- Recently, I was introduced indirectly to V.S. Ramachandran and his post-corpus callosum surgery “research”, discussing one particular effect of the surgery: specifically, that one side of a person’s brain can be an atheist while the other side is theistic.
- Personally, I found that fascinating, but did not question or challenge it.
- It so happens that @Combine_Advisor also started a thread Make Up Yer Mind, Already! Hemispheres and Souls.
- IMO, this post addresses both previous posts as follows:
- Last night, I googled “VS Ramachandran” to see if anybody else had something to say about his initial conclusion that brain-splitting can reveal a divided opinion in a specific individual. And I came across this: My Right Hemisphere Is An Atheist! No, Wait … . Just what I was looking for: a statement disputing Ramachandran’s claim. Ergo, for rapt readers in the audience, I share that contrary view here, and welcome useful contributions in this thread. [Be advised: If you’re on my “Ignore” list, I’m not going to see your contribution. By default, your contribution is, IMO, “useless”. If you have any doubt about your status in my book, don’t worry; you’ll figure it out … eventually.]
- Brain-splitting effects would seem to have a significant impact on The Greatest Commandment: “You shall love the Lord your God with all your heart and with all your soul and with all your mind."
- Proper term for the surgical procedure of “brain-spitting”: “Corpus Callosotomy”,
…is really interesting. It might have been a segment on 60 Minutes years ago or something on PBS where I was introduced to it. Most people that have it enjoy it, but some types are annoying (and without escape, unless somehow you can avoid the particular stimulus).
The effect of many types of brain alterations (of any kind by any cause) and variations in brain formation have similar effects on the ability to or likelihood that one would have faith in God.
The surgeries I have heard of where the corpus colosum was severed were performed to eliminate recurring massive seizures. These weren’t just a twitch. The seizures themselves caused brain damage, sometimes death.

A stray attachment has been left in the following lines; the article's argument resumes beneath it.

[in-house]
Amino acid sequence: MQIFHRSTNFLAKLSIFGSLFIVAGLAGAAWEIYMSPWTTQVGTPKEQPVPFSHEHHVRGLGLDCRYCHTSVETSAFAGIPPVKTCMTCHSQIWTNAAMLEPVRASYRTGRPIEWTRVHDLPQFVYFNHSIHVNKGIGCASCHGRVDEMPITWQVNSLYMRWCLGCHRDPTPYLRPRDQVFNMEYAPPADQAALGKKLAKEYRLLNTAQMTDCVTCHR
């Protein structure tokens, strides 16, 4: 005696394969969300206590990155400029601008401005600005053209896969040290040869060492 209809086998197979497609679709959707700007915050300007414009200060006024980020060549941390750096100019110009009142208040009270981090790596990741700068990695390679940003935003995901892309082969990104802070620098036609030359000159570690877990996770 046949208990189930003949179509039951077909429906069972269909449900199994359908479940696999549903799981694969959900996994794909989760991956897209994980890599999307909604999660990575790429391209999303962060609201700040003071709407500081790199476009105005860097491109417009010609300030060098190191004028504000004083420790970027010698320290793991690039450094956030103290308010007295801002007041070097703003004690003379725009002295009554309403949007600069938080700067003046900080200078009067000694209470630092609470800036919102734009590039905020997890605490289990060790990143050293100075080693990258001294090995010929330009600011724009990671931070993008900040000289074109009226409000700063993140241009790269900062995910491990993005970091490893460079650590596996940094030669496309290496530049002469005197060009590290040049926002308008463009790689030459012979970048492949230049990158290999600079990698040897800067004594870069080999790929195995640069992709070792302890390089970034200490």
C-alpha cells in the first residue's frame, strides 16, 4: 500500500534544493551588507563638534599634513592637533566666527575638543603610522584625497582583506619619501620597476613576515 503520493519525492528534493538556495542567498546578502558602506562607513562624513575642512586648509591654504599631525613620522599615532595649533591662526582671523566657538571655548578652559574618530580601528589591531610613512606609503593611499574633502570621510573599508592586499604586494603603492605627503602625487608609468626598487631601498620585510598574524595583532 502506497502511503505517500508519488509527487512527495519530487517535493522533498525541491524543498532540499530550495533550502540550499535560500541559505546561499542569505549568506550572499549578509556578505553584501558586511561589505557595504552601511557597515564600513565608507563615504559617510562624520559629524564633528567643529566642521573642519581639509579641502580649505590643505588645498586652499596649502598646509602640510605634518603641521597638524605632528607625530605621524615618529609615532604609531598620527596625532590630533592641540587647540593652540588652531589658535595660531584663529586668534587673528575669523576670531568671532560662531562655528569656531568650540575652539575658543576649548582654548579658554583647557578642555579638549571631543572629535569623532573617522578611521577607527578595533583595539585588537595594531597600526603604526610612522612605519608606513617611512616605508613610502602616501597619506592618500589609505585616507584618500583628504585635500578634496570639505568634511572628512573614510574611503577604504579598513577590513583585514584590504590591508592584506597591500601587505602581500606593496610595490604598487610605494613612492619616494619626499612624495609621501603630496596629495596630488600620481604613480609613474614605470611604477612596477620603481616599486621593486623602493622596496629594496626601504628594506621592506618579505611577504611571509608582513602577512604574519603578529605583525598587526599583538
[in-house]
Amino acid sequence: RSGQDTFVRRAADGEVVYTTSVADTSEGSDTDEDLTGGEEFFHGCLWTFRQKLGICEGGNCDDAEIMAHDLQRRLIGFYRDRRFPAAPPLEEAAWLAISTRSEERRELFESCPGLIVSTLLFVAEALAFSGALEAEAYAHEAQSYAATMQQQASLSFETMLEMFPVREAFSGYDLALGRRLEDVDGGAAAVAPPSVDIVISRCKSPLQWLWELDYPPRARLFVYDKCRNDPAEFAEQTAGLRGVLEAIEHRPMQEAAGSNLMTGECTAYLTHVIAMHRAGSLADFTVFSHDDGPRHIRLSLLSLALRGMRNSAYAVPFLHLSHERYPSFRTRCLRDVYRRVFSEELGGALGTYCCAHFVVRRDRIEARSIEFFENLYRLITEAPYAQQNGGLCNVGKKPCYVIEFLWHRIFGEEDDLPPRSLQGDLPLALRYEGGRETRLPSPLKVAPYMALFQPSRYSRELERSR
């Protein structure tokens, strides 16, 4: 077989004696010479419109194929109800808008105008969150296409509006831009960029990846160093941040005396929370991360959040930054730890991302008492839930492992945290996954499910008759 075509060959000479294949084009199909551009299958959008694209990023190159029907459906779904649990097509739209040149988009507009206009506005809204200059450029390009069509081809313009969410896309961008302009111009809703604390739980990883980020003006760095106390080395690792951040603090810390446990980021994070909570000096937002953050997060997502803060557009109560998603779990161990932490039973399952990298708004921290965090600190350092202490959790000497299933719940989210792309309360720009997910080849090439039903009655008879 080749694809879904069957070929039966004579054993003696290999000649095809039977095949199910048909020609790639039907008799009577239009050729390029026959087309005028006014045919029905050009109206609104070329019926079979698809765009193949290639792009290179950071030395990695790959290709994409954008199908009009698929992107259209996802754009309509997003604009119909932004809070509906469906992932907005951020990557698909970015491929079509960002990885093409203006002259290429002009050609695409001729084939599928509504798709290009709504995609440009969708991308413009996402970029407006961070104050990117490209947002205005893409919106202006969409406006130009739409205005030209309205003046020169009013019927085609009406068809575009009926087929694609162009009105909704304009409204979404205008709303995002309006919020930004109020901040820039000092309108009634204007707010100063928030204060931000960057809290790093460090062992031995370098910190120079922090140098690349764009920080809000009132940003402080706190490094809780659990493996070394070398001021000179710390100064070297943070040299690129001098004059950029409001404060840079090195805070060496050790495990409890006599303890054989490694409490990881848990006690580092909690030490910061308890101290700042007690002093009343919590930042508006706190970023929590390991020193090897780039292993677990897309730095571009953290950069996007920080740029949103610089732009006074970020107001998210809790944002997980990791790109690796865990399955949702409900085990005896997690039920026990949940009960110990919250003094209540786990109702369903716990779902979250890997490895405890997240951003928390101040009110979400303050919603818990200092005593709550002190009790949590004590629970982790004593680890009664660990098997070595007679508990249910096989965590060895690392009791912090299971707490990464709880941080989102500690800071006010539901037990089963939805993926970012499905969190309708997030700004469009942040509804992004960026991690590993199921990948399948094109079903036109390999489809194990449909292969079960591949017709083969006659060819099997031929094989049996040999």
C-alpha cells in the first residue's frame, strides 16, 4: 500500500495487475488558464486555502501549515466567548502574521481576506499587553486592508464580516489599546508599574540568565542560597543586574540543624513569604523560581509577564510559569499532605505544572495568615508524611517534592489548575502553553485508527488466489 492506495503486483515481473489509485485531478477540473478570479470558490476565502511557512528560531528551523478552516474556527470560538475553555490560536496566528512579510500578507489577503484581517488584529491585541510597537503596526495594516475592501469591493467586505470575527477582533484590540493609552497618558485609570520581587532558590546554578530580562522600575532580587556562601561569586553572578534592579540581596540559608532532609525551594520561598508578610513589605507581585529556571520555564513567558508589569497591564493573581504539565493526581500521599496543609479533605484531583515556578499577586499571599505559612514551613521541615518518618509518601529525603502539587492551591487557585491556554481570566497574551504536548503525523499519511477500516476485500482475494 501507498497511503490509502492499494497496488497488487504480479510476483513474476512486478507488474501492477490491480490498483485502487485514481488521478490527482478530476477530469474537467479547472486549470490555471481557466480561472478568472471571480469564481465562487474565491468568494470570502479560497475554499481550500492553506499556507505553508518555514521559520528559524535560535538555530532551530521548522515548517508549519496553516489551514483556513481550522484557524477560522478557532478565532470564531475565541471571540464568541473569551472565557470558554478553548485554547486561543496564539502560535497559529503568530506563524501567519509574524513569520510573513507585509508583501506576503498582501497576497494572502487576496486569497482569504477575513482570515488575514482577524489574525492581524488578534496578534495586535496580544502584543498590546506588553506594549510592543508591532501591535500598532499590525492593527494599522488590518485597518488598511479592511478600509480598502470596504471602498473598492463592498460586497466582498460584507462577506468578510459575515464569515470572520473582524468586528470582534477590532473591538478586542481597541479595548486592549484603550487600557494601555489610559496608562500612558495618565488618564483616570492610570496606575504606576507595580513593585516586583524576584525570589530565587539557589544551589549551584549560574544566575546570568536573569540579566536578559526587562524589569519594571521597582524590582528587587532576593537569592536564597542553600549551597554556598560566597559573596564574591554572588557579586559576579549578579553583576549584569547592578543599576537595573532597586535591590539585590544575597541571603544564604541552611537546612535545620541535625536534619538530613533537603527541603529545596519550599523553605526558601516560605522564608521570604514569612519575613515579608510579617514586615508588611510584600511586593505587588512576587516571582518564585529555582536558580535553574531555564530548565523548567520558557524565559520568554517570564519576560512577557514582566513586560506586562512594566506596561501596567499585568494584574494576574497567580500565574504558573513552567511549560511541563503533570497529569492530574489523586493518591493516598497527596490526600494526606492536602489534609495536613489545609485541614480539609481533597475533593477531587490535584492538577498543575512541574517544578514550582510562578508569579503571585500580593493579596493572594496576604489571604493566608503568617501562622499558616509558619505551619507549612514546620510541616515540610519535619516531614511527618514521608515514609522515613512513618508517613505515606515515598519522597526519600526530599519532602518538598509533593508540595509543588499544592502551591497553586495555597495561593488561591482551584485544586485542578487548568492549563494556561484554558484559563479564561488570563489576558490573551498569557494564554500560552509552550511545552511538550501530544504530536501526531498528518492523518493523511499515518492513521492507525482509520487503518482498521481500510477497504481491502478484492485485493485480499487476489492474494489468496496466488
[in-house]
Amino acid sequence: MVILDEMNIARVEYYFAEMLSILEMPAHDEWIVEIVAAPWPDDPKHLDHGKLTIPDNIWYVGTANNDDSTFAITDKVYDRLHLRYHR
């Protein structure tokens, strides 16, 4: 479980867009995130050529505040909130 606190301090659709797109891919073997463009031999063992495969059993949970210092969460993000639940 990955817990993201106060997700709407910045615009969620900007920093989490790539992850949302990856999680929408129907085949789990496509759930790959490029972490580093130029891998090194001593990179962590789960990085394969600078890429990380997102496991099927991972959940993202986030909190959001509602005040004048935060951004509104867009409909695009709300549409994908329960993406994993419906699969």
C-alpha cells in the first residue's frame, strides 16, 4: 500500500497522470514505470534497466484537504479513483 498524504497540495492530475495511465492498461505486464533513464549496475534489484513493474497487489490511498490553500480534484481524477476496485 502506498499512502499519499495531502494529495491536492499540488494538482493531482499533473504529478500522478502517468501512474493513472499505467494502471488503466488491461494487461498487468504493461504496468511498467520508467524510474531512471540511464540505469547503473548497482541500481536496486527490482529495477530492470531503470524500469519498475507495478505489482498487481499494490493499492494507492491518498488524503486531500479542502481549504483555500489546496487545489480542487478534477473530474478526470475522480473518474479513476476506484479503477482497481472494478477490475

So, as with many medical situations we are left with ethical questions, when altering the brain is part of a life-preserving therapy, but also when the alteration or variation has natural or supernatural causes (depending on how you view causes).
If we have in view the breadth of the spectrum of possibilities, the mantra of “sanctity of life” is confronted head on.
Yes our existence is fragile and, unlike the divine, mortal. Of course I believe the divine is within (not referring here to the ego). There is much within but that we are here as we are at all is by the grace of the sacred which continually calves off into new forms without ever diminishing itself. I’m thinking of the One or the sacred as perpetual becoming now.
It’s definitely interesting. I remember when I first heard this on that one podcast episode I looked it to and found that perhaps not everyone agreed or thought it was a bit hyperbolic.
I was never certain because of personal experiences. My grandfather has dementia for years. Some days he was normal and others not. He would go from being very loving, kind and patient one day or moment and the next be very mean. One meal he use to like was just cereal. He would eat it as a snack and next minute he is going on about disrespect and you feed him a grown man cereal.
So it made me kind of believe that perhaps our brains can have differences in them like this.
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